Newspapers are dead. Long live newspapers! As the corpses of newspapers litter the American landscape, they seem to fertilize the sprouting of a bumper crop of new blogs devoted to environment and energy. If you are looking for news, you are unlikely to find it in American newspapers. You will, however, find it online.
The new environmental blogs are often written by the same reporters who used to populate the newshole of dead-tree (now ad-free) editions of metropolitan dailies. And the result is MORE, not fewer stories. Don't be too encouraged, though. The festering gangrene that eats the flesh and brains of daily papers may yet be proven deep and irreversible. What is clear is that the consolidation of ownership and stockholder greed that destroyed the papers continues.
A lot of good people are taking the buy-out and going to work for new-breed online publications — often unaffiliated with newspapers.
The burgeoning of blogs may just be a way for new owners to squeeze more work for less pay out of their dwindling crew of writers. But the blogs are turning into something new. Something that is not a newspaper. Something that may be the future of environmental journalism. Something that has ads.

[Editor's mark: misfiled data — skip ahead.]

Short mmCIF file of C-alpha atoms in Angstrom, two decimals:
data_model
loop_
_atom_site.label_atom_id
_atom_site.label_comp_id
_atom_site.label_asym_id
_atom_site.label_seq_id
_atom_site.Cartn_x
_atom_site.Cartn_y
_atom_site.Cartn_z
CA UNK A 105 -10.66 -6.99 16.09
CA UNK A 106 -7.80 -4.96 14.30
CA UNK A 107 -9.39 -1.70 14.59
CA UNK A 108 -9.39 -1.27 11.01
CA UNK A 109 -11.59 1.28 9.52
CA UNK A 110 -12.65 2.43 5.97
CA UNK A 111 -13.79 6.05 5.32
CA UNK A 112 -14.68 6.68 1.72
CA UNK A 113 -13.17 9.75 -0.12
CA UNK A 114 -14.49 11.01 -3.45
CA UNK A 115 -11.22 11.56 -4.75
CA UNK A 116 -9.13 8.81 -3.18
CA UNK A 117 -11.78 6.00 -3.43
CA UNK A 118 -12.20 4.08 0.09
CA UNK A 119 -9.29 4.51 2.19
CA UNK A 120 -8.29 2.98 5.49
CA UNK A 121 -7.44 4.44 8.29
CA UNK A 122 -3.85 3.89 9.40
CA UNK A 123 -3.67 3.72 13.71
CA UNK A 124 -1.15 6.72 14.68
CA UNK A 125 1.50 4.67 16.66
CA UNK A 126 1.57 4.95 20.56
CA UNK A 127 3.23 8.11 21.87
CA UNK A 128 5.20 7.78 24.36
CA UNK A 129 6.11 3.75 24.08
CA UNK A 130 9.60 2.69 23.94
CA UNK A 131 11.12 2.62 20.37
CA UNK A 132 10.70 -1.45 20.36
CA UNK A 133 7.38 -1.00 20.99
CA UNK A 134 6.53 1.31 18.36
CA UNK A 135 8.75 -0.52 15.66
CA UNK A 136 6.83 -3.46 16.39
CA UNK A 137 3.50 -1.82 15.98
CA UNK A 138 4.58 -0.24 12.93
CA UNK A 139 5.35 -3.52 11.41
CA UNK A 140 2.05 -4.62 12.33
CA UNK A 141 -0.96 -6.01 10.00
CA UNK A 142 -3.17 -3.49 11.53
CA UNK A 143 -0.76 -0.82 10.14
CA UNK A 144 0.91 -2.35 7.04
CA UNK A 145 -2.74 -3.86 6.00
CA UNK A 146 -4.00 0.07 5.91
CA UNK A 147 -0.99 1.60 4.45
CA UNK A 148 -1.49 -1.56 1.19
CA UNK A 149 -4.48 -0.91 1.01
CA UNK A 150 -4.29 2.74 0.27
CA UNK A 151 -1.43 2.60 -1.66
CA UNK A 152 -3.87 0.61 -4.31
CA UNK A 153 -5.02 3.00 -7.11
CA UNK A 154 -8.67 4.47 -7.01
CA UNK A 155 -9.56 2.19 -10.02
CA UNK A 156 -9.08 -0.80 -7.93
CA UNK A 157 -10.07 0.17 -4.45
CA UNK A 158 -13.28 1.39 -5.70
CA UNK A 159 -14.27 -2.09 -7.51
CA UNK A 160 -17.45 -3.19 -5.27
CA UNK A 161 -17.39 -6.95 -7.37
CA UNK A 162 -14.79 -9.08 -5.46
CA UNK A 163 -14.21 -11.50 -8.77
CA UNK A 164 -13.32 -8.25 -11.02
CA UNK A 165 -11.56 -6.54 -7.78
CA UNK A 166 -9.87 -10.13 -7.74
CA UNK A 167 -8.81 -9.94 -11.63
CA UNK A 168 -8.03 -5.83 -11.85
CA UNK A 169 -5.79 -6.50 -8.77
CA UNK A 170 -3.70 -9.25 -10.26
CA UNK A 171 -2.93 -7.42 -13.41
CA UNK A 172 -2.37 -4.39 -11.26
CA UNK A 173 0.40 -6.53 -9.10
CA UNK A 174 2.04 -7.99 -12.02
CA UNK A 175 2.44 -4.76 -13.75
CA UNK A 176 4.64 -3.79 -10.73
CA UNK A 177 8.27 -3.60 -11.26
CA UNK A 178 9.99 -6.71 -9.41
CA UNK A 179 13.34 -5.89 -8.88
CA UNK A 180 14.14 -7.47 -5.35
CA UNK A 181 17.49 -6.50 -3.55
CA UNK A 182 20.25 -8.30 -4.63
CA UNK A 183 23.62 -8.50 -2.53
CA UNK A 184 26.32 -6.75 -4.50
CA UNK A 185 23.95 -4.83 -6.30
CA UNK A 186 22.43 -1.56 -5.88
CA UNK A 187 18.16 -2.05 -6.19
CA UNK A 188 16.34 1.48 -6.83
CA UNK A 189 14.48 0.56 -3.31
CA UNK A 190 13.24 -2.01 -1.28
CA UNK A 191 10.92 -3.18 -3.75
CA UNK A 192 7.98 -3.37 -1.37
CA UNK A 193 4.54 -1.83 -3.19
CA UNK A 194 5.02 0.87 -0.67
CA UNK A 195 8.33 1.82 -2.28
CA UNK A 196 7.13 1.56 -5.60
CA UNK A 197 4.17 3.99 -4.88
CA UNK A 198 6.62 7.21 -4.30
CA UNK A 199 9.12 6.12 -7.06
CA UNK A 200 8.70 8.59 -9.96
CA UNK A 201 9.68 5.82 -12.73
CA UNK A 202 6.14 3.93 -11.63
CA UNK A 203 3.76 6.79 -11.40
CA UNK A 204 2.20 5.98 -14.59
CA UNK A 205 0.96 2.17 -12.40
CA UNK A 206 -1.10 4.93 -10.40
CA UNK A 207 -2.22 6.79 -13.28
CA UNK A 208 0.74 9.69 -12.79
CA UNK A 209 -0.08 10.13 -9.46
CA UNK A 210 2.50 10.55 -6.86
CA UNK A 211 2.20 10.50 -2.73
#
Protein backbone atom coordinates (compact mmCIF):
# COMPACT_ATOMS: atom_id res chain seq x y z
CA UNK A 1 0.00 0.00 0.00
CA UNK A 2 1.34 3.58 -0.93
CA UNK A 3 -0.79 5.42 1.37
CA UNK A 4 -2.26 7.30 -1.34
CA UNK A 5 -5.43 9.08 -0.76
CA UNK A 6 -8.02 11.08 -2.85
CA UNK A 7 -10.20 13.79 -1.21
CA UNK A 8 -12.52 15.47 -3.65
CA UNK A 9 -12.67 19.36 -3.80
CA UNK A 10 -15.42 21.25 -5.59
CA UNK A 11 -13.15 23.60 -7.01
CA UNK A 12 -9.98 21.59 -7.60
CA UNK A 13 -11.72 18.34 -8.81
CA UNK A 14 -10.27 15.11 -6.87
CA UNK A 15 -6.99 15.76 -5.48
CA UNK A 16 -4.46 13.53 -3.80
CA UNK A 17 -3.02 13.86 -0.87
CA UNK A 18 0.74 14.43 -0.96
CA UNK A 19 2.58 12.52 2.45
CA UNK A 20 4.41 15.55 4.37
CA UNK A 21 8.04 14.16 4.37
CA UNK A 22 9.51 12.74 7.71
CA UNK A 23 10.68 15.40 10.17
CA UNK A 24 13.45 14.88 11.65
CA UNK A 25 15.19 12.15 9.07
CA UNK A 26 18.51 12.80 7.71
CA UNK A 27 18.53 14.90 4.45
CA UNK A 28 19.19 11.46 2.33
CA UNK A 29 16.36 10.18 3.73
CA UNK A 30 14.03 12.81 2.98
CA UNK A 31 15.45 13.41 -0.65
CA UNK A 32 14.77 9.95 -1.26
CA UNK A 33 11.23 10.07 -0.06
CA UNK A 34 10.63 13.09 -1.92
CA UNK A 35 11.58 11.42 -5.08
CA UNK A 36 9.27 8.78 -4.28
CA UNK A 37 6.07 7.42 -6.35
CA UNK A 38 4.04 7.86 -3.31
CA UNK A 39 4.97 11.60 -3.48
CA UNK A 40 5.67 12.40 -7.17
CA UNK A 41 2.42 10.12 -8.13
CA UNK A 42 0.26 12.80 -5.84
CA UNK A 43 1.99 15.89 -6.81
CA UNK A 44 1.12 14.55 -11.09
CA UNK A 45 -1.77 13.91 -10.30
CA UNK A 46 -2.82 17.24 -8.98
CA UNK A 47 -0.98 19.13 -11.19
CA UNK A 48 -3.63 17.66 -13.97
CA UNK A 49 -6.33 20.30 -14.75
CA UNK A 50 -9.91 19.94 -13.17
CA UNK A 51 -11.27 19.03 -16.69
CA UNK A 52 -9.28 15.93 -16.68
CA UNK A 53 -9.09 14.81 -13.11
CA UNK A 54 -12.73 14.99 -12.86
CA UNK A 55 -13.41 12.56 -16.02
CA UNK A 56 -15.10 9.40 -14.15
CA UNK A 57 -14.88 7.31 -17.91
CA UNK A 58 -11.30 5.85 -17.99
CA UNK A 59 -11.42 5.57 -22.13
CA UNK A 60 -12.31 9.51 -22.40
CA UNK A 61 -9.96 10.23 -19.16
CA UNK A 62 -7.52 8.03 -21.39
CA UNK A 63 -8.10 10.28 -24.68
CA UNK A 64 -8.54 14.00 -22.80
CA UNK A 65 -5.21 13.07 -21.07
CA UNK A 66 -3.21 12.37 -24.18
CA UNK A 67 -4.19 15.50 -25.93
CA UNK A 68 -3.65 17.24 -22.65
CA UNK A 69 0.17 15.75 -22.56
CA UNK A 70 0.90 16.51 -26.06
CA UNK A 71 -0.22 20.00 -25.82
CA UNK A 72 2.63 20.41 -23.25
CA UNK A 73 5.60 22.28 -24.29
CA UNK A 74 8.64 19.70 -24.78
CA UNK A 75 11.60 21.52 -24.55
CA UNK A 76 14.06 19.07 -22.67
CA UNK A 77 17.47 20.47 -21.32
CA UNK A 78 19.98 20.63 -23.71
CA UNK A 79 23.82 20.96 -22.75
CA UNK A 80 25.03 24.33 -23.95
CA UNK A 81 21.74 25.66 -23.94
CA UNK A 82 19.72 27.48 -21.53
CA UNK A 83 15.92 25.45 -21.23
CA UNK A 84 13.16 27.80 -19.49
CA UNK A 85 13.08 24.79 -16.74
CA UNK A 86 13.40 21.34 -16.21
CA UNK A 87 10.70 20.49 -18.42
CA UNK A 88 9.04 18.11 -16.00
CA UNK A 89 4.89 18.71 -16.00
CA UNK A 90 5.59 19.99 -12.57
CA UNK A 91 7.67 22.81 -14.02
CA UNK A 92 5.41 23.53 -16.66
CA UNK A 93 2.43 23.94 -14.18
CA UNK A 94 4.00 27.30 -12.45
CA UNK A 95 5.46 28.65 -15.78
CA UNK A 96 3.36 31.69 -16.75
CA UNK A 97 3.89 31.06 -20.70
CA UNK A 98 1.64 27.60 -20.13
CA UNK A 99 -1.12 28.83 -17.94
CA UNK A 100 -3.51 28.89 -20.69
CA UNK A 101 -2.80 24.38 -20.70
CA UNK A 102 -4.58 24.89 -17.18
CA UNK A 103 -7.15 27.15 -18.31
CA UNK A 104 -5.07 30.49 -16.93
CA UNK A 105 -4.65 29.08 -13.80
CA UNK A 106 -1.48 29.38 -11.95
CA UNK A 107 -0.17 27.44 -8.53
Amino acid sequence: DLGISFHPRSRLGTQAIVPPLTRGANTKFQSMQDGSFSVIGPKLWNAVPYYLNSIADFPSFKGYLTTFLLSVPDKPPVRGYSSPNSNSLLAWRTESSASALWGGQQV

Or not. The WatchDog at least is excited to tell its journalist-readers how much environmental newswriting is still out there to fertilize their imaginations. Many of the new online media are doing investigations, turning over rocks the Mainstream Media shy away from, and breaking important stories.
Here are some of the newest or best of the recent crop of paper- or magazine-affiliated blogs.
- Dot Earth. New York Times.
- Dateline Earth. Seattle Post-Intelligencer.
- Greenspace. Los Angeles Times.
- Watchdog Earth. Louisville Courier-Journal.
- The Vine. The New Republic.
- Bright Green Blog. Christian Science Monitor.
- Bay & Environment. Baltimore Sun.
- Environmental Capital. Wall Street Journal.
- Green Inc. New York Times.
- Green (not a blog, but an uncategorizable mash-up). Washington Post.
- Planet DFW (recently inactive). Fort Worth Star-Telegram.
- PDX Green. Portland Oregonian.
- The Observatory (science blog with strong environmental interest). Columbia Journalism Review.